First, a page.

Reading Backlog

31 March 2018OpinionPoliticsReadingScienceTechnology

Pocket is a great app for keeping track of articles you want to read, but I often collect a lot more in there than I ever get around to posting. Here’s a small collection of articles that should have been posted over the past few years:

  • The man who brought us the lithium-ion battery at the age of 57 has an idea for a new one at 92 (Quartz, February 2015):

    Unlike the transistor, the lithium-ion battery has not won a Nobel Prize. But many people think it should. The lithium-ion battery gave the transistor reach. Without it, we would not have smartphones, tablets or laptops, including the device you are reading at this very moment. There would be no Apple. No Samsung. No Tesla.

  • How 5G will push a supercharged network to your phone, home, car (CNET, March 2015):

    5G networks will be about 66 times faster than 4G. That speed opens up intriguing new capabilities. Self-driving cars can make time-critical decisions. Video chats will make us feel like we’re all in the same room. And cities can monitor traffic congestion, pollution levels and parking demand — and then feed that information to your smart car in real time.

  • The Credit Card Obsessives Who Game the System—and Share Their Secrets Online (Racked, April 2015):

    Last year, Angelina Aucello took 90 flights across the globe. The 28-year-old stay-at-home mom spent close to nothing on trips to the Middle East, Australia, South America, and Asia.

    Her secret? Credit cards—and not just three or four. Aucello currently has 24 cards; she’s been avidly collecting points and miles on them for a decade.

  • John Oliver Shows How Dumb It Is For Cities To Finance Sports Stadiums (The Huffington Post, July 2015):

    American cities are shelling out big money for new sports stadiums — and John Oliver has one question: Why?

  • The Most Mysterious Star in Our Galaxy (The Atlantic, October 2015):

    In 2011, several citizen scientists flagged one particular star as “interesting” and “bizarre.” The star was emitting a light pattern that looked stranger than any of the others Kepler was watching.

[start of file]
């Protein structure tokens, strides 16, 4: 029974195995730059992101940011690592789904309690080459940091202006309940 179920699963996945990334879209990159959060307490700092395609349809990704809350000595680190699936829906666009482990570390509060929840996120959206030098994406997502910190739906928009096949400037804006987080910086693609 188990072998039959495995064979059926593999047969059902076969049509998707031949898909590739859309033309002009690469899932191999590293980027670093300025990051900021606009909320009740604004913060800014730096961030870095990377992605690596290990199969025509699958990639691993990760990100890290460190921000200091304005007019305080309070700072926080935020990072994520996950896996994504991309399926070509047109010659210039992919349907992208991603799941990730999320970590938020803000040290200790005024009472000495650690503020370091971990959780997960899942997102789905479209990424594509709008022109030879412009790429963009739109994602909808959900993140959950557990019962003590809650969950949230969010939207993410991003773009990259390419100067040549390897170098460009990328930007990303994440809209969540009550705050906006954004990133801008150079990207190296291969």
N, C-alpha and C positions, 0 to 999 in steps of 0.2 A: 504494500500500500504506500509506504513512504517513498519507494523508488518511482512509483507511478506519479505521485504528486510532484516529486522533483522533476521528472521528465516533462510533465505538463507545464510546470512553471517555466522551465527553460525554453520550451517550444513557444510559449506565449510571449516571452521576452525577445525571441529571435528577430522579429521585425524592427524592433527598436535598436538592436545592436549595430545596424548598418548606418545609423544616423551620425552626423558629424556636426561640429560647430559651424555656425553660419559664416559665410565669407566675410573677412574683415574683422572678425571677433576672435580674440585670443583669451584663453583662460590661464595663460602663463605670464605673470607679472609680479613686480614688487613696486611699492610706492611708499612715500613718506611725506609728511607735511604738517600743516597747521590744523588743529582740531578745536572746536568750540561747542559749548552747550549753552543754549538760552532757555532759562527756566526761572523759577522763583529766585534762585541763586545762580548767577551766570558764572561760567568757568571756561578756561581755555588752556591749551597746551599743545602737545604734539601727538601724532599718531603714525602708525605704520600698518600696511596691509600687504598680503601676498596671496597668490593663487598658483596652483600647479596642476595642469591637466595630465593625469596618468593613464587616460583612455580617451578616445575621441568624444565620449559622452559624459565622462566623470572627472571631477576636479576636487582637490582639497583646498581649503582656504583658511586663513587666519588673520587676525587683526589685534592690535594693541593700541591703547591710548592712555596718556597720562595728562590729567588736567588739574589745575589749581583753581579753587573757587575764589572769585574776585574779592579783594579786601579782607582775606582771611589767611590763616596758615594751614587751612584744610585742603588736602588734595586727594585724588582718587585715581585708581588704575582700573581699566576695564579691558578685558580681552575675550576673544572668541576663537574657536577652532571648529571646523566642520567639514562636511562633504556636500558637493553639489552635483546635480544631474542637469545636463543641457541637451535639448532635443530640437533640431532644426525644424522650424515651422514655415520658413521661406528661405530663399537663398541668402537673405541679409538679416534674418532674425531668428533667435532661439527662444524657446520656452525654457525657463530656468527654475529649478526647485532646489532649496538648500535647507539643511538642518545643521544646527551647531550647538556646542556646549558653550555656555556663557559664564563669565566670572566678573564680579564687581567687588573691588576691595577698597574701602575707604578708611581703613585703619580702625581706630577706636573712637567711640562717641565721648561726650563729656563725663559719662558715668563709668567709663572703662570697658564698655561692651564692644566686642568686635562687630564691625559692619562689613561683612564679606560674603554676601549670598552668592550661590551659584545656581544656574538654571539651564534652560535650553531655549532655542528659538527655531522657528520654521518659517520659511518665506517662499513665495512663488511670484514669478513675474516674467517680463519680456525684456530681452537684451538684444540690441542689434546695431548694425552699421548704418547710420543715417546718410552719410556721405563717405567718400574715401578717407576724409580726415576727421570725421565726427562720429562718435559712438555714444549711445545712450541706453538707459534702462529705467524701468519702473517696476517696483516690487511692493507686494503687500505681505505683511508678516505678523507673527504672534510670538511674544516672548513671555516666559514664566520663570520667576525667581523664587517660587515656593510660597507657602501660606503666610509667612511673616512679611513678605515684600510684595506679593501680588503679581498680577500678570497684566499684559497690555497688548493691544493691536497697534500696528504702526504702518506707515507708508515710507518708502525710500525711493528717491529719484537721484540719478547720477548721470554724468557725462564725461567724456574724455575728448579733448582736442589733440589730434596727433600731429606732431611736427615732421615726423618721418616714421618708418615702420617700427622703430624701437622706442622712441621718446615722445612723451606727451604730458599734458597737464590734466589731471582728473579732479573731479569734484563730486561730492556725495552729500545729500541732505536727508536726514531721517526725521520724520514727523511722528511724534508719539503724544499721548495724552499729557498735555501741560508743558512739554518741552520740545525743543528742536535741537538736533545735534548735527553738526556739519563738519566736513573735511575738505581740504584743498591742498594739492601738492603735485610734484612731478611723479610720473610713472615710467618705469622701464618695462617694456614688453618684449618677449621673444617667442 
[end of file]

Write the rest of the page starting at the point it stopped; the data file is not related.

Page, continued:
• Jimmy Wales: I don’t regret not monetising Wikipedia (The Telegraph, January 2016):

    Fast-forward 37 years, and the now 49-year-old Wales is at the helm of a website so vast, it would take more than 21 years for a normal person to read the English-language pages alone.

    But, perhaps unexpectedly, he is also – as his wife’s maid of honour described him in a toast at their wedding – the one world-famous internet entrepreneur who didn’t become a billionaire.

  • America’s democracy has become illiberal (The Washington Post, December 2016):

    Two decades ago, I wrote an essay in Foreign Affairs that described an unusual and worrying trend: the rise of illiberal democracy. Around the world, dictators were being deposed and elections were proliferating. But in many of the places where ballots were being counted, the rule of law, respect for minorities, freedom of the press and other such traditions were being ignored or abused. Today, I worry that we might be watching the rise of illiberal democracy in the United States — something that should concern anyone, Republican or Democrat, Donald Trump supporter or critic.

  • Canadians Adopted Refugee Families for a Year. Then Came ‘Month 13.’ (The New York Times, March 2017):

    Ordinary Canadians had essentially adopted thousands of Syrian families, donating a year of their time and money to guide them into new lives just as many other countries shunned them. Some citizens already considered the project a humanitarian triumph; others believed the Syrians would end up isolated and adrift, stuck on welfare or worse. As 2016 turned to 2017 and the yearlong commitments began to expire, the question of how the newcomers would fare acquired a national nickname: Month 13, when the Syrians would try to stand on their own.

  • History Tells Us What Will Happen Next With Brexit And Trump (The Huffington Post, July 2017):

    My point is that this is a cycle. It happens again and again, but as most people only have a 50-100 year historical perspective they don’t see that it’s happening again. As the events that led to the First World War unfolded, there were a few brilliant minds who started to warn that something big was wrong, that the web of treaties across Europe could lead to a war, but they were dismissed as hysterical, mad, or fools, as is always the way, and as people who worry about Putin, Brexit and Trump are dismissed now.

    Then after the War to end all Wars, we went and had another one. Again, for a historian it was quite predictable. Lead people to feel they have lost control of their country and destiny, people look for scapegoats, a charismatic leader captures the popular mood, and singles out that scapegoat. He talks in rhetoric that has no detail, and drums up anger and hatred. Soon the masses start to move as one, without any logic driving their actions, and the whole becomes unstoppable.